October 14 – 18, 2019


1 John 3:10, 11; Galatians 5:22, 23

Unless one is a botanist, it is difficult to distinguish a tangerine tree from an orange tree. Only when a tree bears fruit can one tell what type of tree it is. So too with Christians. The evidence that we are “walking in Truth” is the fruit of the Spirit: “love, joy, peace, patience, goodness, kindness and self-control. Against these there are no restricting laws” (Galatians 5:22, 23).

It is the first fruit of the Spirit—love—that distinguishes a child of God from a child of the devil (1 John 3:10). We are called to live a life of love. “This is the message you have heard from the beginning. We should love one another” (1 John 3:11). We know that we can’t fully love as God has asked us. Why are we called to do something clearly impossible? That is the question we will  study this week. What are the implications of this rather audacious statement?

As followers of Jesus, loving one another is a goal toward which we move, even though no one can reach this goal completely on earth since we all sin. We live in tension between sin and perfection, between hate and love, between imperfection and future perfection. Our identity as God’s children gives us confidence to keep pressing forward in obedience to God as we await His coming.

God is the source of unconditional love. “See what great love the Father has given us, that we should be called children of God” (1 John 3:1). The one who is in a right relationship with God taps into the source of love. God’s unconditional love flows like water pouring out of a faucet. Trying to attach a hose to a spigot while water is rushing out is difficult. Getting the hose “in right relationship” with the spigot means not getting soaked. Using the “appropriate connecting unit,” one can attach a hose to the spigot. In relation with God, that connecting unit is Jesus Christ and His life of self-sacrificial love.

Tension occurs when we are influenced by culture’s self-centered life. “Do not be surprised … if the world hates you” (1 John 3:13) because God’s light and love shown through you will reveal the world’s self-centered lives.


Have you experienced God’s unconditional love? How do you show that love to others? Have you experienced the tension  between culture’s self-centeredness and God’s love?

Prayers for Neighborhood Homework House

Pray for the safety of Neighborhood Homework House (NHH), which was recently burglarized—pray for recovery efforts. Recently there was a report of an attempted child abduction across the street. NHH would generally like a hedge of protection for its students, parents, volunteers and staff. 



1 John 3:12; John 15:4-5; Romans 6:12-14; Romans 10:9-12; 2 Corinthians 5:21

A Christian one who is following the Truth is one who does righteousness. This does not mean living without sinning, rather being in a right relationship, properly connected to God. The word righteousness means “integrity, honesty, justice, treating people fairly or showing God’s love.”

Tension arises when we really want to love others, but we also want to feel secure and are reluctant in making ourselves vulnerable. It is not easy loving as Jesus loved. Jesus said: “Remain in Me, and I will remain in you. … If you remain in Me and I in you, you will bear much fruit; apart from Me you can do nothing” (John 15:4-5). Remain/Continue in Him.

We may try doing good, loving others, being honest, and doing what is right. Jesus says that the only way to live a good life is to remain close to Him, like a branch attached to a vine. Apart from Christ our efforts are unfruitful and useless. When you bear much fruit, God is glorified. God is glorified when people come to a right relationship (following the Truth) with Him and begin bearing fruit in their lives.

God’s love flows through us. We are channels of God’s unconditional love. If God’s love is like a water gushing from a faucet, we have the privilege, in Jesus’ name, of taking that cold and refreshing water to people who are thirsting for Truth and a genuine relationship (fellowship).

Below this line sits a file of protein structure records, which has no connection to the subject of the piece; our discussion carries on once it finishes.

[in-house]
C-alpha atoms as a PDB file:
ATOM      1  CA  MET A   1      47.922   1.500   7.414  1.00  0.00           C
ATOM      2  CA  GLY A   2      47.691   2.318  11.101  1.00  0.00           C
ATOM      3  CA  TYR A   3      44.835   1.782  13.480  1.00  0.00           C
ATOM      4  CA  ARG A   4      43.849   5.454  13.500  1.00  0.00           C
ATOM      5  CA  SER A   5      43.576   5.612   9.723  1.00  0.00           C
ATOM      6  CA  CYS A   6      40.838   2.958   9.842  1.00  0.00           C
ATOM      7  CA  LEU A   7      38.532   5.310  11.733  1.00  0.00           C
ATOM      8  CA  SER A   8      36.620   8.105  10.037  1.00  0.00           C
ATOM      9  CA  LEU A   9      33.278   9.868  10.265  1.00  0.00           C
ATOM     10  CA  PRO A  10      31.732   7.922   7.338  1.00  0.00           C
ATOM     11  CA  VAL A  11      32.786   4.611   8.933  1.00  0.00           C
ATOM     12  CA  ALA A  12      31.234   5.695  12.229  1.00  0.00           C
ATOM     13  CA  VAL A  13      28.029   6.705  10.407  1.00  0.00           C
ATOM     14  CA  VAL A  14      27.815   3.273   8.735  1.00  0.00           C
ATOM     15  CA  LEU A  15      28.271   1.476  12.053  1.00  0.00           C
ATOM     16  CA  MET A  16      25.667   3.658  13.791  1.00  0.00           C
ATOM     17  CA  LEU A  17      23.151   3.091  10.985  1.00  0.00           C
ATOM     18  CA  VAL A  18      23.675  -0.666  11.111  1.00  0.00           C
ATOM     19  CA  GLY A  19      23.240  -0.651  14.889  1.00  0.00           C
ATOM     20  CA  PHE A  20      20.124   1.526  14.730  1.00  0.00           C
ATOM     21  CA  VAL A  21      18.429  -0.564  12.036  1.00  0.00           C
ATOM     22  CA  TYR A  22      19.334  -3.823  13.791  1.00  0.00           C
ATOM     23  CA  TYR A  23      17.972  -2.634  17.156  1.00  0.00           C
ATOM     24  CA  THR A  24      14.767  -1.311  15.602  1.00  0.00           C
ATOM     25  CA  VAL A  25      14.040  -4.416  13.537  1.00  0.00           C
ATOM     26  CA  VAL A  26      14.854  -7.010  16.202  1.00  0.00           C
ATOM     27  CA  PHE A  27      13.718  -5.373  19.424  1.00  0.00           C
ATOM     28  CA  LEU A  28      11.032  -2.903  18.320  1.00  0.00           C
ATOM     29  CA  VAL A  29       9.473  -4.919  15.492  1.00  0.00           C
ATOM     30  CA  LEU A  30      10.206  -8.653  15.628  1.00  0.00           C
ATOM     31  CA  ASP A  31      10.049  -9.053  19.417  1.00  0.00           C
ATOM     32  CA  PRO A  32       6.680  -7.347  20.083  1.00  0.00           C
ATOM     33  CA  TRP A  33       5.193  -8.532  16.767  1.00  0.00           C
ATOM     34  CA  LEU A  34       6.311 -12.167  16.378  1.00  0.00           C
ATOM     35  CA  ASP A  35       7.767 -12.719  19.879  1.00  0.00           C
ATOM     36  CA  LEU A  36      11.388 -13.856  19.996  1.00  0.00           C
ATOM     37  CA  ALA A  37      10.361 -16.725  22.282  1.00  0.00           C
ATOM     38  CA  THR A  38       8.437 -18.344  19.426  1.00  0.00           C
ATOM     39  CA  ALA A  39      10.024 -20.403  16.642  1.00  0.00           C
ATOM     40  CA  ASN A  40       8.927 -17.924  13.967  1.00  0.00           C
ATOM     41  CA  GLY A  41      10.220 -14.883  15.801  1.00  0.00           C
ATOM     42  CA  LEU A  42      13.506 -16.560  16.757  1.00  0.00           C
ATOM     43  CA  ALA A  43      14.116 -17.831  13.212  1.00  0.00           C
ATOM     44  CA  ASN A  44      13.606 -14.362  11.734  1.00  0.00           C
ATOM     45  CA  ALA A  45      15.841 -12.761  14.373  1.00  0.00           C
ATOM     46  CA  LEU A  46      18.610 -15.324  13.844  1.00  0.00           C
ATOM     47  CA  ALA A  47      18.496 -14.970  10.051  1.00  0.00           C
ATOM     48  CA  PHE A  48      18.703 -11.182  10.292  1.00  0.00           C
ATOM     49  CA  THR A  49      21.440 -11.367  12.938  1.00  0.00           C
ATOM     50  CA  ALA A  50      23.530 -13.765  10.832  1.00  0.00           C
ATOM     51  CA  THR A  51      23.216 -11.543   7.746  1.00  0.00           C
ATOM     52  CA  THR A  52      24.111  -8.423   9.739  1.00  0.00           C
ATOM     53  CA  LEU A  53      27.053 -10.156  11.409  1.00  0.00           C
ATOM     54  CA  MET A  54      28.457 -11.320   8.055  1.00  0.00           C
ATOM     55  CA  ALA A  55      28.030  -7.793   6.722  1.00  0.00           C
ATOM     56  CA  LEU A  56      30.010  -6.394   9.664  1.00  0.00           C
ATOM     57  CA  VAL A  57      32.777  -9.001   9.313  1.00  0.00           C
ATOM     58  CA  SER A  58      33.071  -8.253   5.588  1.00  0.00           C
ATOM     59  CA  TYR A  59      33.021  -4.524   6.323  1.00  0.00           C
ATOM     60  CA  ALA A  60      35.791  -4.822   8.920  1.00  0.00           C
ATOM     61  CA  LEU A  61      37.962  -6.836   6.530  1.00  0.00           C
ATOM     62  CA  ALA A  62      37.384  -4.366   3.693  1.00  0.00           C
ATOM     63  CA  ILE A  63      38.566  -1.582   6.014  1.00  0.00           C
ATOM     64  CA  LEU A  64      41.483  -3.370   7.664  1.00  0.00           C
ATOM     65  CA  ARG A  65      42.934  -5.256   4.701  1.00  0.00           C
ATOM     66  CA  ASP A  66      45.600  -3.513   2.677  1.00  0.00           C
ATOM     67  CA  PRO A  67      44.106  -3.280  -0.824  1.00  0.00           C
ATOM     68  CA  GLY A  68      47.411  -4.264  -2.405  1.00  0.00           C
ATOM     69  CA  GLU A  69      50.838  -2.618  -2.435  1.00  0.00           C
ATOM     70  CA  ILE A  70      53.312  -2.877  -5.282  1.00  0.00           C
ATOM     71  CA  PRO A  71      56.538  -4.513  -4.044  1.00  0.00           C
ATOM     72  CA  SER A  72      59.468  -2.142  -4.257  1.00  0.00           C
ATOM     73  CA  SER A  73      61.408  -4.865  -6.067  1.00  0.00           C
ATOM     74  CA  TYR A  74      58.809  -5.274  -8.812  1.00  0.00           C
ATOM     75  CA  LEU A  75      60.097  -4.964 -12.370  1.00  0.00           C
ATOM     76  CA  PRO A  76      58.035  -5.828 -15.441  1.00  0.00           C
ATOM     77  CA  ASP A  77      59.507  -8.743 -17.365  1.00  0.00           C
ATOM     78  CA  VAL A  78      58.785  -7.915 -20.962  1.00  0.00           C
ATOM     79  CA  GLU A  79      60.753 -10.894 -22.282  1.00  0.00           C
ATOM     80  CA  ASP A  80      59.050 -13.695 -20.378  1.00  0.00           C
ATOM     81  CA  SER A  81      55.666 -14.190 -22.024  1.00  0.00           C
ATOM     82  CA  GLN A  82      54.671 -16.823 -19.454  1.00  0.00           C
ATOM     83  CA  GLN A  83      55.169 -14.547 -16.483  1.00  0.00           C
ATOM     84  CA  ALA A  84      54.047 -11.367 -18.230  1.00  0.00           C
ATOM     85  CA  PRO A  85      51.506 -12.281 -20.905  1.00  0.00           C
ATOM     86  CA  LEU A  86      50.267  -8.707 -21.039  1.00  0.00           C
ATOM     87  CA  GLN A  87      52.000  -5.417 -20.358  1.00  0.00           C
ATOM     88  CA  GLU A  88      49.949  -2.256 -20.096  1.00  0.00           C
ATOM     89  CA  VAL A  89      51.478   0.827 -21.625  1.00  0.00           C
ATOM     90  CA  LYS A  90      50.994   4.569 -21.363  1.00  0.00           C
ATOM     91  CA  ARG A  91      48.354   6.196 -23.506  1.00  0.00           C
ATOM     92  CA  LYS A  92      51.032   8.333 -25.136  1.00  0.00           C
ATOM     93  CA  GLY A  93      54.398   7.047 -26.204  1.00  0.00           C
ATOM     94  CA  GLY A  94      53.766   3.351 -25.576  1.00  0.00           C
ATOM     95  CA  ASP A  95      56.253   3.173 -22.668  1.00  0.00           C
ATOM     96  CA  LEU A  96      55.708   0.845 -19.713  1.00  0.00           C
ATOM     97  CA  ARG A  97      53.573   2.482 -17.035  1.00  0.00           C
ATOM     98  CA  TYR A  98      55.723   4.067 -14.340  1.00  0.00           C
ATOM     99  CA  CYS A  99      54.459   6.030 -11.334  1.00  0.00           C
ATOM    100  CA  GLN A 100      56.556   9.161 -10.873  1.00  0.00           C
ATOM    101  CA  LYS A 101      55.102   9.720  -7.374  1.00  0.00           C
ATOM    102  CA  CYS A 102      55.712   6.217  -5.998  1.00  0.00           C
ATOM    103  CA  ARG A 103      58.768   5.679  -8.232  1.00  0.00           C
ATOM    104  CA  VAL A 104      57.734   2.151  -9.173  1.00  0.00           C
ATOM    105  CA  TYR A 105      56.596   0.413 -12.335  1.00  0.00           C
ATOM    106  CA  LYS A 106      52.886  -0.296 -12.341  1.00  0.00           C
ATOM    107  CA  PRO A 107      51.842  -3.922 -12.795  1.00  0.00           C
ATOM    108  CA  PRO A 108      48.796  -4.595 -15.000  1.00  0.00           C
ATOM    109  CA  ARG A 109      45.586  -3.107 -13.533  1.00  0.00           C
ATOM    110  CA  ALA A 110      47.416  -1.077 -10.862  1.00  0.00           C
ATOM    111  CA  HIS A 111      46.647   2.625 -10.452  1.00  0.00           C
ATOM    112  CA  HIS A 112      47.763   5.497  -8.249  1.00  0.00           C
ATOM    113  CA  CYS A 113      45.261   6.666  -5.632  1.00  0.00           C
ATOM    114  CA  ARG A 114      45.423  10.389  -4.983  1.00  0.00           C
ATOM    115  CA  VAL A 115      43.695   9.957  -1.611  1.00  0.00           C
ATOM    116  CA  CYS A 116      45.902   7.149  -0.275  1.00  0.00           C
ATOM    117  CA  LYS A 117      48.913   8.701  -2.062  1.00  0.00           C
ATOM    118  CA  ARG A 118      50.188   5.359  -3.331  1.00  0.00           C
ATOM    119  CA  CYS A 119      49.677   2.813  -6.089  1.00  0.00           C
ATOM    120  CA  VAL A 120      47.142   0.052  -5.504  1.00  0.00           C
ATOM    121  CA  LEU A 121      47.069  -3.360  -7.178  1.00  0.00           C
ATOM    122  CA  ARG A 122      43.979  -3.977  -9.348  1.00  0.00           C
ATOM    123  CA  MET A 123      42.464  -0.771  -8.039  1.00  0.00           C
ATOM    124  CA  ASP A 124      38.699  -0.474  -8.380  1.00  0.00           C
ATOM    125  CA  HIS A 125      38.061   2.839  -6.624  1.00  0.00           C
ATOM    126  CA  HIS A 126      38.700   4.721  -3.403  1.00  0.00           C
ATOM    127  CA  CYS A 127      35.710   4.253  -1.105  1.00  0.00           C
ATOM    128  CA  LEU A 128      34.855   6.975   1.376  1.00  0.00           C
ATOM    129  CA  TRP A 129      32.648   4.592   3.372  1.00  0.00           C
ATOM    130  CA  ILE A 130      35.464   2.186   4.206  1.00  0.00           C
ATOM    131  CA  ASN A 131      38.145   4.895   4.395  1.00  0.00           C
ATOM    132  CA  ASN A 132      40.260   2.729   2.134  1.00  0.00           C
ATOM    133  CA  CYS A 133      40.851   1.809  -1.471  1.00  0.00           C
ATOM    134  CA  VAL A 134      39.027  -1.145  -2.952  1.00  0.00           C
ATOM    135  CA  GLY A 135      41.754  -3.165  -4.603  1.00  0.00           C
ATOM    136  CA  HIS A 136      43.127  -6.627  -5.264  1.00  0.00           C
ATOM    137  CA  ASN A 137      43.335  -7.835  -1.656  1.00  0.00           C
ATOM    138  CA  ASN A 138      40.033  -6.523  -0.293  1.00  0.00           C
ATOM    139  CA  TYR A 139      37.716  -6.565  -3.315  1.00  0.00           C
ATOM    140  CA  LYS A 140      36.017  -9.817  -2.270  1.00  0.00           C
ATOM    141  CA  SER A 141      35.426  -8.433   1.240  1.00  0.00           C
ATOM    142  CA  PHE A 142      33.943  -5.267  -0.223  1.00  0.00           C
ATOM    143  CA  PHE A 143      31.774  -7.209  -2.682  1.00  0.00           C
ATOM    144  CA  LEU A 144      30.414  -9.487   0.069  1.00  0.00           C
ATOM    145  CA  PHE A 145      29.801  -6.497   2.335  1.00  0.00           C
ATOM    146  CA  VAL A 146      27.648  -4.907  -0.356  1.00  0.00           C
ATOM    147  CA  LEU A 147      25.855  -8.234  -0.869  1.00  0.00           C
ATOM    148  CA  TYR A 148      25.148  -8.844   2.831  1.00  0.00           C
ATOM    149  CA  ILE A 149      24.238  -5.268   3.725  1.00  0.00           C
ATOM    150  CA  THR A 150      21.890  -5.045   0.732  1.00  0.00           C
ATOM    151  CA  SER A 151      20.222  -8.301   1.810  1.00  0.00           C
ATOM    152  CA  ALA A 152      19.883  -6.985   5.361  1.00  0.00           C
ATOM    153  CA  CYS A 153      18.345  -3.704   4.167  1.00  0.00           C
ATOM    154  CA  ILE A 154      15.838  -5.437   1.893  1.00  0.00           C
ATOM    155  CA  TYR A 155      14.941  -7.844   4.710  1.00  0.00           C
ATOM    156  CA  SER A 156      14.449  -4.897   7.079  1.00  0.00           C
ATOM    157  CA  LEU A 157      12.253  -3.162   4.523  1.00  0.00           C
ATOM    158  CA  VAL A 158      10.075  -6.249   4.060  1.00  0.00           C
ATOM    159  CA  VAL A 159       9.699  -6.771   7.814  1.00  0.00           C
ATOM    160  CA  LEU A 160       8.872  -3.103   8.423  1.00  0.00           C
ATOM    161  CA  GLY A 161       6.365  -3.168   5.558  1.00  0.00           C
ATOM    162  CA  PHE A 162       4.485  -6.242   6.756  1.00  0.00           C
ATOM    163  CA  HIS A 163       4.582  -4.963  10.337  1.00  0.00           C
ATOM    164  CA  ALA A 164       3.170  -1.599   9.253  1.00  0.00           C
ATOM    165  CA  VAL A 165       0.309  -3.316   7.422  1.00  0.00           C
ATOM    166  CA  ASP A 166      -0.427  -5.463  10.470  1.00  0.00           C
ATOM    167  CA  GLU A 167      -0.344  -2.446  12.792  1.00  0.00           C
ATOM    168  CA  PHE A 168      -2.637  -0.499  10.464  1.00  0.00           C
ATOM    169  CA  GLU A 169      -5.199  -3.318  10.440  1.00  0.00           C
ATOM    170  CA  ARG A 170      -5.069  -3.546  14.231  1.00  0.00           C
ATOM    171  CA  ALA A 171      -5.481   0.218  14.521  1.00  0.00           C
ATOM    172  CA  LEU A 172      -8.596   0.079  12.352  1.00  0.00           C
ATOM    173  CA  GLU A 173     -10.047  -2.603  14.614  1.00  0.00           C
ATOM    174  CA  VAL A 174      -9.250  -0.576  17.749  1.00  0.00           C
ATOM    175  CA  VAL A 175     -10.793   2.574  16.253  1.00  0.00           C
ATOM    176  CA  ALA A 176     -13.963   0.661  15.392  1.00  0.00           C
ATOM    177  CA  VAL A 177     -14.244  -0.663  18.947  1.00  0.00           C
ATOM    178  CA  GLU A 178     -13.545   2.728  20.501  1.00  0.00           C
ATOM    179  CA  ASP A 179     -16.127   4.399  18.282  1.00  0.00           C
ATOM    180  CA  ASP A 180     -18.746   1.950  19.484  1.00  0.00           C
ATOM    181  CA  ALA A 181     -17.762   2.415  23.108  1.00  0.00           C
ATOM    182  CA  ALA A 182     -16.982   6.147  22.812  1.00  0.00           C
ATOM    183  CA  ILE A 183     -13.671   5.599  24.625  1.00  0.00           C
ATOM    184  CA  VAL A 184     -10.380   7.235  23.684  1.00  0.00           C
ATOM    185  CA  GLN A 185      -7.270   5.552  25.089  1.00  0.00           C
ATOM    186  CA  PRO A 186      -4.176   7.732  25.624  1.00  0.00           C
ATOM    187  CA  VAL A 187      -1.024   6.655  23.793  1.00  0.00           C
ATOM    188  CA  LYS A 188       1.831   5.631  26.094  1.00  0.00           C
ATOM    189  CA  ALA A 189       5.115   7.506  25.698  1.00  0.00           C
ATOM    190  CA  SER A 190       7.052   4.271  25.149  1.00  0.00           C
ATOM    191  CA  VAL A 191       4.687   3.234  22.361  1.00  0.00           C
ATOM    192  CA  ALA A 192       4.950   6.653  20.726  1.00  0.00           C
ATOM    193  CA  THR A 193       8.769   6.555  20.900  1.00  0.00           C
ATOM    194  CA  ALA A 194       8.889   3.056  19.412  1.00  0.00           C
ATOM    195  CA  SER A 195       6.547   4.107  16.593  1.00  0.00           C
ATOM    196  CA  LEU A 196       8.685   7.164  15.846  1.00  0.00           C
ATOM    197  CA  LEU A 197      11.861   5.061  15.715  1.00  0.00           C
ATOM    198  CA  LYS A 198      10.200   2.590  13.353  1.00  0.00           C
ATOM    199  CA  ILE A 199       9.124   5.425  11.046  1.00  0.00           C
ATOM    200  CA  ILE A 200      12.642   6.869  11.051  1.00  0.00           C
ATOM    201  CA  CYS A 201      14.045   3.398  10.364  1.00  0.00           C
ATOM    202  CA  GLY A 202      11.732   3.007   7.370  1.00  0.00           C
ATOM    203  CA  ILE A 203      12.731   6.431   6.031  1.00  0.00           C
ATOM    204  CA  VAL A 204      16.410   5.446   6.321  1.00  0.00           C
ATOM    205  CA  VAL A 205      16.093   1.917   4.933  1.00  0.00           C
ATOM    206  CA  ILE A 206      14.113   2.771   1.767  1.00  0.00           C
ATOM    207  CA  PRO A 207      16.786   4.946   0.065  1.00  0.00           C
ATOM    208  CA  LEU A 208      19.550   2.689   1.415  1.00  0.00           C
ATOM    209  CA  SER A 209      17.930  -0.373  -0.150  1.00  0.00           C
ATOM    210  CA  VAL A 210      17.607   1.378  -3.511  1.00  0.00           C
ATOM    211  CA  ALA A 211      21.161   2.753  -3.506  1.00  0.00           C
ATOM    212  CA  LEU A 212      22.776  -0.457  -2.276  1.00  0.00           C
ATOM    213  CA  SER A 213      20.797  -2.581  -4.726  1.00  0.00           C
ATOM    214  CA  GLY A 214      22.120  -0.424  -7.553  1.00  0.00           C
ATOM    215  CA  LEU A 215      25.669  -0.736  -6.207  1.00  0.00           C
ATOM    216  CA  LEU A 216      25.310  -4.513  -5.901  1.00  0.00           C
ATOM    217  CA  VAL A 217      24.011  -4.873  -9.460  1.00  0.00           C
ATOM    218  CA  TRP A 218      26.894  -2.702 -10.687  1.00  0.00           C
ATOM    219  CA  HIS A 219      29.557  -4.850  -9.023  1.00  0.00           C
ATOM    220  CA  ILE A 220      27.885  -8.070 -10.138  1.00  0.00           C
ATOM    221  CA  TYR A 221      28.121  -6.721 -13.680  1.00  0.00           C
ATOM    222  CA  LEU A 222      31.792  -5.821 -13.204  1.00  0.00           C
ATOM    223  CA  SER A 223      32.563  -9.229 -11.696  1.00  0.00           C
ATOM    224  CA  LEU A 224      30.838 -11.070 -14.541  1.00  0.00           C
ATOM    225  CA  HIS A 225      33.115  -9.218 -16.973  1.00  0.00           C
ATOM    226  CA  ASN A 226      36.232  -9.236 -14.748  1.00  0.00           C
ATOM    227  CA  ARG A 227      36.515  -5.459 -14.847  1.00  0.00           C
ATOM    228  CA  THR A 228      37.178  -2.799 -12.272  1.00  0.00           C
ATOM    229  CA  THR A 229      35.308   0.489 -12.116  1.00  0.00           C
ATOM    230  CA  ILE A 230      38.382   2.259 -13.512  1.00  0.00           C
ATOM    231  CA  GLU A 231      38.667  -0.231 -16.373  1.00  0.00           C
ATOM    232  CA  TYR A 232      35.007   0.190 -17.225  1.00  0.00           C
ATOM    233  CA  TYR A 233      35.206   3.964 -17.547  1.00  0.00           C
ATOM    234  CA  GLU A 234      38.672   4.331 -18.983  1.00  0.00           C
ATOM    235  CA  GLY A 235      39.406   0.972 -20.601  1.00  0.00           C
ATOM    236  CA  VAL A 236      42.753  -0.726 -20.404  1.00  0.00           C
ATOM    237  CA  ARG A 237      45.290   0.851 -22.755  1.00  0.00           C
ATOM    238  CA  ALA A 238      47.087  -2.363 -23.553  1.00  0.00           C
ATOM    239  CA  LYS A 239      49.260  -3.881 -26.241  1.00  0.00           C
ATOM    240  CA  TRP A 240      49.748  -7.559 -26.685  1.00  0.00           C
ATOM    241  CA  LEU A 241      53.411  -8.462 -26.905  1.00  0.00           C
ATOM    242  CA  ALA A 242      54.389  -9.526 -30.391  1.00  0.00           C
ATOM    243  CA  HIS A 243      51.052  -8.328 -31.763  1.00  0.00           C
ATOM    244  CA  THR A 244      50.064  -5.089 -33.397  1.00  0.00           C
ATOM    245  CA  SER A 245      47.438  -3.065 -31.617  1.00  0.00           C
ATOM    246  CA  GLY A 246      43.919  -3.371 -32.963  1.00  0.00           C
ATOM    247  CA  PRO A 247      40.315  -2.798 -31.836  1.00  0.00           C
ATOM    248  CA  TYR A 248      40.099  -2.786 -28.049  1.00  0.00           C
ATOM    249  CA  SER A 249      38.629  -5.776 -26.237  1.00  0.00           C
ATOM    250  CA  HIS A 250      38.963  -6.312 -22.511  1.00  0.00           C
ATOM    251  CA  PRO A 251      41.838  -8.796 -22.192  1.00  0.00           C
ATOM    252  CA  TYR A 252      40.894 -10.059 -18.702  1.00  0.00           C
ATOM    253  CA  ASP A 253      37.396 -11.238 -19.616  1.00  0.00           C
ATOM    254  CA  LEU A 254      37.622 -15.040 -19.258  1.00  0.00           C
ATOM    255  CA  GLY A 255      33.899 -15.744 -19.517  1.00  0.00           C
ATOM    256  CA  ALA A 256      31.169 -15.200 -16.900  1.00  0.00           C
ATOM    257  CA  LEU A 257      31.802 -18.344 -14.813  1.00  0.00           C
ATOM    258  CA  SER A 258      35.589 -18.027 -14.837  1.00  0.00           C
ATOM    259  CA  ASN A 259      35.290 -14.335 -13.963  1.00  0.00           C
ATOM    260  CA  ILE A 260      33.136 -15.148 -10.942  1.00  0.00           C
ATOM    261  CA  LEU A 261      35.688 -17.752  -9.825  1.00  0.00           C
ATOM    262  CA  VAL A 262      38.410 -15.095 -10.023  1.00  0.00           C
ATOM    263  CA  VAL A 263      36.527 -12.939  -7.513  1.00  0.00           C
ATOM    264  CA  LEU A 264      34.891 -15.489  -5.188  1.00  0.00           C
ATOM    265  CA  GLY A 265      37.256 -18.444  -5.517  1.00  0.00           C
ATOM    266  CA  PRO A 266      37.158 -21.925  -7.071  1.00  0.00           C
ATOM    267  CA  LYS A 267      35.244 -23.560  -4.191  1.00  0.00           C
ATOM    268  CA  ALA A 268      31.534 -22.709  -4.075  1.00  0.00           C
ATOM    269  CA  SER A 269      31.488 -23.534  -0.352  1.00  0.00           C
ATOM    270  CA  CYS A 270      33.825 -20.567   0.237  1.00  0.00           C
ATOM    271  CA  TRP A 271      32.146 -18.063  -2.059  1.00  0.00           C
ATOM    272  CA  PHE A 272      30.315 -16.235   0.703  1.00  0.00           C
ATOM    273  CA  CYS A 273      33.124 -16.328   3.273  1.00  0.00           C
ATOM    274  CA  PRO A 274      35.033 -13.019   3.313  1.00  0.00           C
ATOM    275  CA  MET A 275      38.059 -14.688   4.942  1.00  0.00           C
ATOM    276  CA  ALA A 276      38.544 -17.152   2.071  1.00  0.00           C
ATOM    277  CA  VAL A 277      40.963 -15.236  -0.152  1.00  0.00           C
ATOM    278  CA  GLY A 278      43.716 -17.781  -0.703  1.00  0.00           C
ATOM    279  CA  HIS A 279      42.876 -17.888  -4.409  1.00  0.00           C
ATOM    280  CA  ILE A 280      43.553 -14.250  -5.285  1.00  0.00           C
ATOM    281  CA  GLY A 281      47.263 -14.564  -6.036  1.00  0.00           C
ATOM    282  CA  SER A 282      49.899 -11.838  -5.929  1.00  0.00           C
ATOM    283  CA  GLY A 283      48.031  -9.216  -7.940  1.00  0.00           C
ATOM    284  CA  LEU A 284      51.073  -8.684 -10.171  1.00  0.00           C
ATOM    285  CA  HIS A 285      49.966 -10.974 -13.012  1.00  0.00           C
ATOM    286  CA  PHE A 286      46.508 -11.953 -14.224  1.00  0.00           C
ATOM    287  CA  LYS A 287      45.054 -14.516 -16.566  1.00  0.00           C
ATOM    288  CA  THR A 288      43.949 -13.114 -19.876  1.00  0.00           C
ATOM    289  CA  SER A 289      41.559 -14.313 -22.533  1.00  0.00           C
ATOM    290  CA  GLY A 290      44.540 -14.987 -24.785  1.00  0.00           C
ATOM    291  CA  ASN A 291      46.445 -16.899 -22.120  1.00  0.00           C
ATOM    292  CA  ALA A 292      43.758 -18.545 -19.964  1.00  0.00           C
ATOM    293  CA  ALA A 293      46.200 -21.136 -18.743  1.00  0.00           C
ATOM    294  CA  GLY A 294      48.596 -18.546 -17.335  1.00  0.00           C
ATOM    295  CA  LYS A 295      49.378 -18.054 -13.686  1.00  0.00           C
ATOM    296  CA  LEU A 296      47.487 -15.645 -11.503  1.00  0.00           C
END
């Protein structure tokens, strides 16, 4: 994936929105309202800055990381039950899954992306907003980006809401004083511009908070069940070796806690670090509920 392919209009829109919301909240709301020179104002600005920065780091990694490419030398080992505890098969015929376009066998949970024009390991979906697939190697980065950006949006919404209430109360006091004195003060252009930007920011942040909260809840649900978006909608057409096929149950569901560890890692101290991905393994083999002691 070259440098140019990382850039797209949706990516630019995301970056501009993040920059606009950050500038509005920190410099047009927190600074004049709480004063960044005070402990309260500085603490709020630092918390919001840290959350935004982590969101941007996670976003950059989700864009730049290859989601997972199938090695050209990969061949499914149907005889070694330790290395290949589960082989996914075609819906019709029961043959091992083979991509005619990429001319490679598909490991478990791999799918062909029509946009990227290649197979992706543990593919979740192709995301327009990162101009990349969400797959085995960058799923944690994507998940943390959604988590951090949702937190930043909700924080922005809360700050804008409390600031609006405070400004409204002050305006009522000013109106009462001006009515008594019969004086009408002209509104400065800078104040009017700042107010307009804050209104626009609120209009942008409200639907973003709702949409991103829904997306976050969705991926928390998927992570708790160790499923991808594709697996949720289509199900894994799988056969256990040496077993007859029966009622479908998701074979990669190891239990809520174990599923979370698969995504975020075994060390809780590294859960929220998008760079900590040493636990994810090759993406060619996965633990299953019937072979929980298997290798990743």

The truth about loving people comes from Christ’s sacrifice, revealing God’s love to us and calling us to demonstrate that same love to others. John writes in a negative manner: Those not loving their brother/sister are not children of God (1 John 4:20-21). The obvious implication is: “Children of God love their sister/brother not just with words but with deeds” (1 John 3:18).

Tension: How do we live a life of love in a culture urging us to live for ourselves?  By daily reminding ourselves that Christ exchanged our sins for righteousness and by having a right relationship with Him. When we are in a right relationship with Christ, we can be in a right relationship with others, demonstrating the transforming power of God’s love. God offers to exchange His righteousness for our sin.


How do you take the “water” of God’s love to others? How do your actions say you love others? How generous are you with your time?

Prayers for Neighborhood Homework House 

Many NHH students experienced meaningful spiritual growth over the summer as they participated in several faith formation pieces, including sleep-away camp, day camp, and VBS at Glenkirk. Pray they continue to grow in their relationship with Christ. 



1 John 3:16-18; John 3:16; John 15:12; Matthew 25:45

Read John 3:16 and 1 John 3:16. What are the similarities? What are the differences? “God so love the world that He gave His only son” (John 3:16). “This is how we know what love is: Jesus Christ laid down His life for us” (1 John 3:16). What are we called to do in both Scriptures? “Whoever believes in Him (accepts God’s gift of forgiveness), shall not perish but have eternal life” (John 3:16). “We ought to lay down our lives for our sisters/brothers” (1 John 3:16).

In response to God’s love—Jesus’ giving His life for us—not only do we believe this is true and accept God’s forgiveness and Jesus’ love, but we are called to love others with that same type of love. Jesus said: “Love one another as I have loved you” (John 15:12). “By this we know what love is: that Christ lay down His life for us” (1 John 3:16). Jesus said: “When you did it to the least of these, you did it unto me” (Matthew 25:24).

In loving one another, we love God. We also begin experiencing God’s transforming love when we experience God’s love through another person. “Tender Loving Care (TLC)” comes through a parent, a Deacon’s ministry of prayer, cards and phone calls, visits delivering food, providing transportation, listening to each other. It is not only the Deacons, Elders, and Staff who are called to love; all of us who have accepted the Truth and invitation to walk with Jesus are called to love.